Game of Thrones star, Kit Harington, recently apologized for his remarks in which he claimed he, along with other men in Hollywood, experienced sexism similar to that of female counterparts.
Harington made his original remarks regarding sexism towards men, or “reverse sexism”, in May of 2016 in an interview with The Sunday Times. In the interview, Harington made the following remarks,
“I think there is a double standard. If you said to a girl, ‘Do you like being called a babe?’ and she said, ‘No, not really,’ she’d be absolutely right. I like to think of myself as more than a head of hair or a set of looks. It’s demeaning. Yes, in some ways you could argue I’ve been employed for a look I have. But there’s a sexism that happens towards men. There’s definitely a sexism in our industry that happens towards women, and there is towards men as well.”
Harington’s remarks sparked many discussions and immediately received backlash from those who felt as if he equated his struggles with the struggles faced by women in film. Many news outlets were swift in pointing out that what Harington was actually experiencing was feeling objectified, rather than sexism. Nearly over a year later, in October of 2017, Kit Harington apologized for his remarks regarding, “sexism towards men”, in an interview with The Guardian. In the interview, Harington said,
“Sexism against men is not something I should have really said. I think what I meant was, being objectified.” Harington also went on to say, “Has that [being objectified] made me feel uncomfortable in the past? Yes. Do I think my position is the same as a woman’s in society? No. They’re very different things, and I should have separated them. I was wrong.”
While it is commendable that Harington made a substantial apology, his initial remarks point out a larger issue that cannot be ignored. Primarily, Harington’s original equating of his struggles to the struggles of his female counterparts in film shows the gross misunderstanding that he has of the sexism against women that plagues Hollywood and the film industry. This is not a misconception limited to Harington; it is a false idea that is held by many people in America and throughout the world that, in actuality, men have just as hard a time as women. Women are severely underrepresented in lead roles, as directors, cinematographers, producers, writers, and in many other jobs in Hollywood. This is not due to the fact that there are not qualified women to fill these roles, but rather because women have more difficulty in getting hired by film studios. In fact, 46% of graduates from the USC School of Cinematic Arts, the top film school in the nation, are females, yet we still see this immense underrepresentation. Furthermore, it is even more difficult for women to make it to the top without having to endure various forms of sexual harassment or assault, as can be seen through the numerous court cases against large film figures, while fewer men experience these struggles.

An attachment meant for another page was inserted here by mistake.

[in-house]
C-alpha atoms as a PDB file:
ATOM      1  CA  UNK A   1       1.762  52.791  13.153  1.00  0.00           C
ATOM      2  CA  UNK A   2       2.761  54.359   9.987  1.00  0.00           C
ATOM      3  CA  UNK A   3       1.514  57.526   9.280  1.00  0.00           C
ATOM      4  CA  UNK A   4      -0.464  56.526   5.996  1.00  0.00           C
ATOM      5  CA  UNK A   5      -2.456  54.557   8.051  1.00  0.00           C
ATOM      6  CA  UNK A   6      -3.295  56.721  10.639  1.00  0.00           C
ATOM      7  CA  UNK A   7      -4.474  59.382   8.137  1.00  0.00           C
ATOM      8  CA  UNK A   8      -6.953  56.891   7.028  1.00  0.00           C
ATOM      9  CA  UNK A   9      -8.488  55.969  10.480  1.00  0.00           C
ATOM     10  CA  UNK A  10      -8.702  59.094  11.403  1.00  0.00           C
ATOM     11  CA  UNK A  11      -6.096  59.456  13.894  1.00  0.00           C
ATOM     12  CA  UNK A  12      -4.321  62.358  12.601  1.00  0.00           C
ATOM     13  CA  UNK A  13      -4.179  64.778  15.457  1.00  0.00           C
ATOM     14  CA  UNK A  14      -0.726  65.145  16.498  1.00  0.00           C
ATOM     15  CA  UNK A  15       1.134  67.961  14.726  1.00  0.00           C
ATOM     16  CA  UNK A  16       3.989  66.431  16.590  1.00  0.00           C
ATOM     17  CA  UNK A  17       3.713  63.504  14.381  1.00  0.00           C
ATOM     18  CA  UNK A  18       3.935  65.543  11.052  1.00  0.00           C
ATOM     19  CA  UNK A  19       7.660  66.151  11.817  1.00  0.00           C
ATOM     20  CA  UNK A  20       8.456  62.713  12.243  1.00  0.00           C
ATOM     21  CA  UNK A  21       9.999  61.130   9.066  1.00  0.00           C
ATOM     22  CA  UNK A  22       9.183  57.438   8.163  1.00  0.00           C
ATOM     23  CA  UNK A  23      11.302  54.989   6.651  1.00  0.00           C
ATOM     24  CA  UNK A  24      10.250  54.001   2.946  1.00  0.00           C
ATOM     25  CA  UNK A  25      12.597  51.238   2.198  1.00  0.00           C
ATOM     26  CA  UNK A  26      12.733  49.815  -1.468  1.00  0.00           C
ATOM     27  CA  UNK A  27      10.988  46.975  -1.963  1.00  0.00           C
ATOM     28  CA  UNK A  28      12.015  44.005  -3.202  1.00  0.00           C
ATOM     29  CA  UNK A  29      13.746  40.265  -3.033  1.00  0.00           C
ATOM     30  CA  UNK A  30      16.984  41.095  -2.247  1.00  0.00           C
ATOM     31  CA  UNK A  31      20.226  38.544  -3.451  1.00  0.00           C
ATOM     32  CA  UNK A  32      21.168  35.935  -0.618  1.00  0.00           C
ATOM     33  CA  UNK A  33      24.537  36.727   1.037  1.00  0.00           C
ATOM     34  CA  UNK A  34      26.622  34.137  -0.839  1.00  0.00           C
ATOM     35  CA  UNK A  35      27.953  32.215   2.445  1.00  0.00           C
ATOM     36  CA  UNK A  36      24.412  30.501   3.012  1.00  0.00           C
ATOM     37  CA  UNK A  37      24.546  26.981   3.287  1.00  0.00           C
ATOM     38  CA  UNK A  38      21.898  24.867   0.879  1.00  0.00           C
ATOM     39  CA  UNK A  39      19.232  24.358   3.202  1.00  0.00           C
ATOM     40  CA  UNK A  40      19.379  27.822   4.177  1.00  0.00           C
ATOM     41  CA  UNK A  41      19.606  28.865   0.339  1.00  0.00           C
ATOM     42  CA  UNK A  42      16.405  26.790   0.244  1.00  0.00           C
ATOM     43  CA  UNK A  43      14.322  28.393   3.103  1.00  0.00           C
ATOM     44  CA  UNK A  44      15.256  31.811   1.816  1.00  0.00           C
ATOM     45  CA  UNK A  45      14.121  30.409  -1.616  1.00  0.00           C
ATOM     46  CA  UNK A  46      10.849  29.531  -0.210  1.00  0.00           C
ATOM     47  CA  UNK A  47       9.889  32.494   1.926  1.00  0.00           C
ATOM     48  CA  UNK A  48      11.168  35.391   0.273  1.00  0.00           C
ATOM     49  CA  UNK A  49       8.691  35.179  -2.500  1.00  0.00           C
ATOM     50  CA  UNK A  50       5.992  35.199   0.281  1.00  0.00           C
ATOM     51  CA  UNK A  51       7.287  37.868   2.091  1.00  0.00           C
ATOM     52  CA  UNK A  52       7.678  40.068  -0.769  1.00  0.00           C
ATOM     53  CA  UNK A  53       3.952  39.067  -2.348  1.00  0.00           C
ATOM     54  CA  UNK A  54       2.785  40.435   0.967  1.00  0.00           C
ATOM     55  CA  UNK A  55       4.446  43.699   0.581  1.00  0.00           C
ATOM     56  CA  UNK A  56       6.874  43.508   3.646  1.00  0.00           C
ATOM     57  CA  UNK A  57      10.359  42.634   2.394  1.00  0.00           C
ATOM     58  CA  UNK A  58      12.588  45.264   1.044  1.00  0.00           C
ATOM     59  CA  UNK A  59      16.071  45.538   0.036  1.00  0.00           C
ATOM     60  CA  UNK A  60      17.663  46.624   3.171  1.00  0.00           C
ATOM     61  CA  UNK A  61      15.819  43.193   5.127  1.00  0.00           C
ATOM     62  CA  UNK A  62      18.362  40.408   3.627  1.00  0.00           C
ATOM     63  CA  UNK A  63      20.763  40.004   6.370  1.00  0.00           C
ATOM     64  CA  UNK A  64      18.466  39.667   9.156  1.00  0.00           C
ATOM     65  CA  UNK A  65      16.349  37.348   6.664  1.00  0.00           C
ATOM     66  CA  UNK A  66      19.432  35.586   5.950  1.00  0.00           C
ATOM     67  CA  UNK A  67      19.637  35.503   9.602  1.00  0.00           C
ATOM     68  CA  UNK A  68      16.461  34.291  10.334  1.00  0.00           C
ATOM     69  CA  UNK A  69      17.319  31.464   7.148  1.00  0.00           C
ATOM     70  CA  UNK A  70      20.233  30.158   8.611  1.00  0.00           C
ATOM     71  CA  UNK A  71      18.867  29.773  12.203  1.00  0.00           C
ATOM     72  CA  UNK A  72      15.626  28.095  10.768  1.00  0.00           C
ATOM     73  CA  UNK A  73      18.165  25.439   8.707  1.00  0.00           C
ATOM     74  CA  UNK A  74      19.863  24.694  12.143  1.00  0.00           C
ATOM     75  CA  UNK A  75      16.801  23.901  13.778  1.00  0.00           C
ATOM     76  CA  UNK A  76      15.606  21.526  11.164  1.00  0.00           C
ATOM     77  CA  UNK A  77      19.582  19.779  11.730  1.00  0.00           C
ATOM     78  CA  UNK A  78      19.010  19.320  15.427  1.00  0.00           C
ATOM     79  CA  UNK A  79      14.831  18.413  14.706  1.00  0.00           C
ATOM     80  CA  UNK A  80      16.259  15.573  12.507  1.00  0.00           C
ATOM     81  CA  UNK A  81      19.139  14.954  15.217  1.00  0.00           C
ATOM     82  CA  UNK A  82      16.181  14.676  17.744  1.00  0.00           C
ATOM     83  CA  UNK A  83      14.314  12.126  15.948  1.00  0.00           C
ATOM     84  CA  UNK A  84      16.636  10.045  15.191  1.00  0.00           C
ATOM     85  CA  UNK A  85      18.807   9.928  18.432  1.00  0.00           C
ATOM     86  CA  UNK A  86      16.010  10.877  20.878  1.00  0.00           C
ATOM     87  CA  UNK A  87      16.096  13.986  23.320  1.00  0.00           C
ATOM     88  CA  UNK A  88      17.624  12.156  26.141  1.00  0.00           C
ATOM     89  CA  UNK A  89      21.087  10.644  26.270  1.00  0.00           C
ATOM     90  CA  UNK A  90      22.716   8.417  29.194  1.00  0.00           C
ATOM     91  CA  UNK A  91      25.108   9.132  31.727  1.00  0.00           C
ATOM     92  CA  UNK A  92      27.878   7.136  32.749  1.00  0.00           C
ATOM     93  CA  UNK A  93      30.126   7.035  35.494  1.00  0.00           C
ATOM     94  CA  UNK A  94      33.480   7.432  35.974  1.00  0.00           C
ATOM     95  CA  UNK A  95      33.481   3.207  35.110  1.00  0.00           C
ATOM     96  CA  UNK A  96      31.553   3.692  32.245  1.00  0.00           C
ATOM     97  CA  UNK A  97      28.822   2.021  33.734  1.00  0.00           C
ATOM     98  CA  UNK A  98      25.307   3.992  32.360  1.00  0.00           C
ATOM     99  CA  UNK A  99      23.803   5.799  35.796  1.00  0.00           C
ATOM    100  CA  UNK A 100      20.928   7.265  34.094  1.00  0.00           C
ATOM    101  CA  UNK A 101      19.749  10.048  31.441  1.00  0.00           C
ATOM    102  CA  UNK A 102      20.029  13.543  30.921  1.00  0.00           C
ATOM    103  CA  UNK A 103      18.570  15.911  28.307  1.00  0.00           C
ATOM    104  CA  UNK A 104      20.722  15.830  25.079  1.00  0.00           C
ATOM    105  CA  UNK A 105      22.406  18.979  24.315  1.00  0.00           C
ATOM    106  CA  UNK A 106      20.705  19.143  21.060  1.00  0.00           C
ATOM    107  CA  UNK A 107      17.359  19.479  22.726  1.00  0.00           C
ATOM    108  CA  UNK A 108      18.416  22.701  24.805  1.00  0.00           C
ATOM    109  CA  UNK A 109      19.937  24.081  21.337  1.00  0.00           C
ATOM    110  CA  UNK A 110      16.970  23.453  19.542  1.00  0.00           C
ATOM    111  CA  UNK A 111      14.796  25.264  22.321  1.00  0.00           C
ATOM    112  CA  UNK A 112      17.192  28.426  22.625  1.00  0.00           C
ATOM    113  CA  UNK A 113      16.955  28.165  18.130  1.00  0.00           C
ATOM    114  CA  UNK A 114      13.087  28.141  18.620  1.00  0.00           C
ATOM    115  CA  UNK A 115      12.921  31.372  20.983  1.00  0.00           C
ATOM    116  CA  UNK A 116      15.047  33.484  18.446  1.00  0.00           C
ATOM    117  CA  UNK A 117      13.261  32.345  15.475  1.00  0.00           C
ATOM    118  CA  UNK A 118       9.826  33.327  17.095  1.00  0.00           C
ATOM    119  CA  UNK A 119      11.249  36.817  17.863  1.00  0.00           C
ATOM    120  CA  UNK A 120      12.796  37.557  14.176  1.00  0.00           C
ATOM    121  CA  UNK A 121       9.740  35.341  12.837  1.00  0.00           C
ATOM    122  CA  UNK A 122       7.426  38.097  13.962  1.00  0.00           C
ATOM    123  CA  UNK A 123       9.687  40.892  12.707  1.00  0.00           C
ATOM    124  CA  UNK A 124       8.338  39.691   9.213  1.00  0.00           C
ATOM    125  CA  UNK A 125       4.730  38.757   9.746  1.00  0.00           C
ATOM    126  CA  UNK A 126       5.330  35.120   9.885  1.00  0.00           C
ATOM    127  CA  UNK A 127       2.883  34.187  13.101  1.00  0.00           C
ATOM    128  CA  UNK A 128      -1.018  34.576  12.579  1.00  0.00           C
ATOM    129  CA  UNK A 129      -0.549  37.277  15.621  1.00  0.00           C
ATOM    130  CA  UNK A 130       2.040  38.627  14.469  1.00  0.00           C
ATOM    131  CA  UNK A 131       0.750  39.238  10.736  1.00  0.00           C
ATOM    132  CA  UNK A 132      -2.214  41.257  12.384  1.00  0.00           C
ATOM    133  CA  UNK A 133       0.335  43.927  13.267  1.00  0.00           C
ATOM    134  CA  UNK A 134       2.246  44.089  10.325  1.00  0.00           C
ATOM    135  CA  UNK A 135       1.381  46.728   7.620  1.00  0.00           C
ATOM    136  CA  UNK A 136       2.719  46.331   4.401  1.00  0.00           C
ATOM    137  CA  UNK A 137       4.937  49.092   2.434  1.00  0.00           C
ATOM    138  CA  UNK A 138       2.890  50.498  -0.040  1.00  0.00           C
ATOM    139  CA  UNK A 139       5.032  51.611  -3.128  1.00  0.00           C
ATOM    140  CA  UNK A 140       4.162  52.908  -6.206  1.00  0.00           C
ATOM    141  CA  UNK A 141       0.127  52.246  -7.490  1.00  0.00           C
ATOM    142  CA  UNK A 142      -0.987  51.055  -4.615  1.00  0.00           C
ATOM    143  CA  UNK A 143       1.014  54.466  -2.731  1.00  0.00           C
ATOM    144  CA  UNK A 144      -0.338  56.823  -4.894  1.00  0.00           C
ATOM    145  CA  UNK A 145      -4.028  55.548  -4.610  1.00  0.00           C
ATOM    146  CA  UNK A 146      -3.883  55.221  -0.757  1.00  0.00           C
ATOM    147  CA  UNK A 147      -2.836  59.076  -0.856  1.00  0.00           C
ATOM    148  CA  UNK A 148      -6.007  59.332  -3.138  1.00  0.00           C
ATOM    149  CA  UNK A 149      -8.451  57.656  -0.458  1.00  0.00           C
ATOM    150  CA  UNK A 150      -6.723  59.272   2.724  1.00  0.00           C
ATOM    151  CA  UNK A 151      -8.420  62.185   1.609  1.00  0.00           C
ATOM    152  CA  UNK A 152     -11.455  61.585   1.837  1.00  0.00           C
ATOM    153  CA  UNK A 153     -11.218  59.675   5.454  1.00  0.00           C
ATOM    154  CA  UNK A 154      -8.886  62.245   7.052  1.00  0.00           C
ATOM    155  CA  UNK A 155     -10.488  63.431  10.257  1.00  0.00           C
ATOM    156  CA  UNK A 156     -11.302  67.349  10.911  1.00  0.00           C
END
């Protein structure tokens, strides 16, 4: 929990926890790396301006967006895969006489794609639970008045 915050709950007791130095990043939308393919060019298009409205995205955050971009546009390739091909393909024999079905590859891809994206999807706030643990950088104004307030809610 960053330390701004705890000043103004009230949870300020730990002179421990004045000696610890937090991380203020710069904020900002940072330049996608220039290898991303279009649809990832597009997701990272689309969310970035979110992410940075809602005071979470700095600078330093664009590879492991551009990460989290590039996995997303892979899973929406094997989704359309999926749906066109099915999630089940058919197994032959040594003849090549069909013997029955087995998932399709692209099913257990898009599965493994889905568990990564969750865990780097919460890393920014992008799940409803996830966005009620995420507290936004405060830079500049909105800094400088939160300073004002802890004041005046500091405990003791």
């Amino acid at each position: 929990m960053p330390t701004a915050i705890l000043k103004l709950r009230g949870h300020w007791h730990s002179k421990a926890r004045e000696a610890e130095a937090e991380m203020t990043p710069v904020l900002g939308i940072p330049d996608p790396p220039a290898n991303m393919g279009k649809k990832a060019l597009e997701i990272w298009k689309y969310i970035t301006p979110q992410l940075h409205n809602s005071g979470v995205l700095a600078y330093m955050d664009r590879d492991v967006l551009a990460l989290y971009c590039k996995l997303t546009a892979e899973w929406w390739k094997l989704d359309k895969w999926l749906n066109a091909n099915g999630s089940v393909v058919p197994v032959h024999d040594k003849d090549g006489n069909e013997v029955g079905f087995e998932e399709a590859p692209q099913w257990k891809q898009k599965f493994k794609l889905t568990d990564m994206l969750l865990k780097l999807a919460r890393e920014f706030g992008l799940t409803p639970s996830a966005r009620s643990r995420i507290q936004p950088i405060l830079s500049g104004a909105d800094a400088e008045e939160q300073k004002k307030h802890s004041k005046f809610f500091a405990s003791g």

These facts show us that there is much needed change within Hollywood. However, change cannot happen without an acknowledgment of its need from those within that particular institution. It is time that we acknowledge our need for change within Hollywood and work to eradicate these misunderstandings that keep us from it.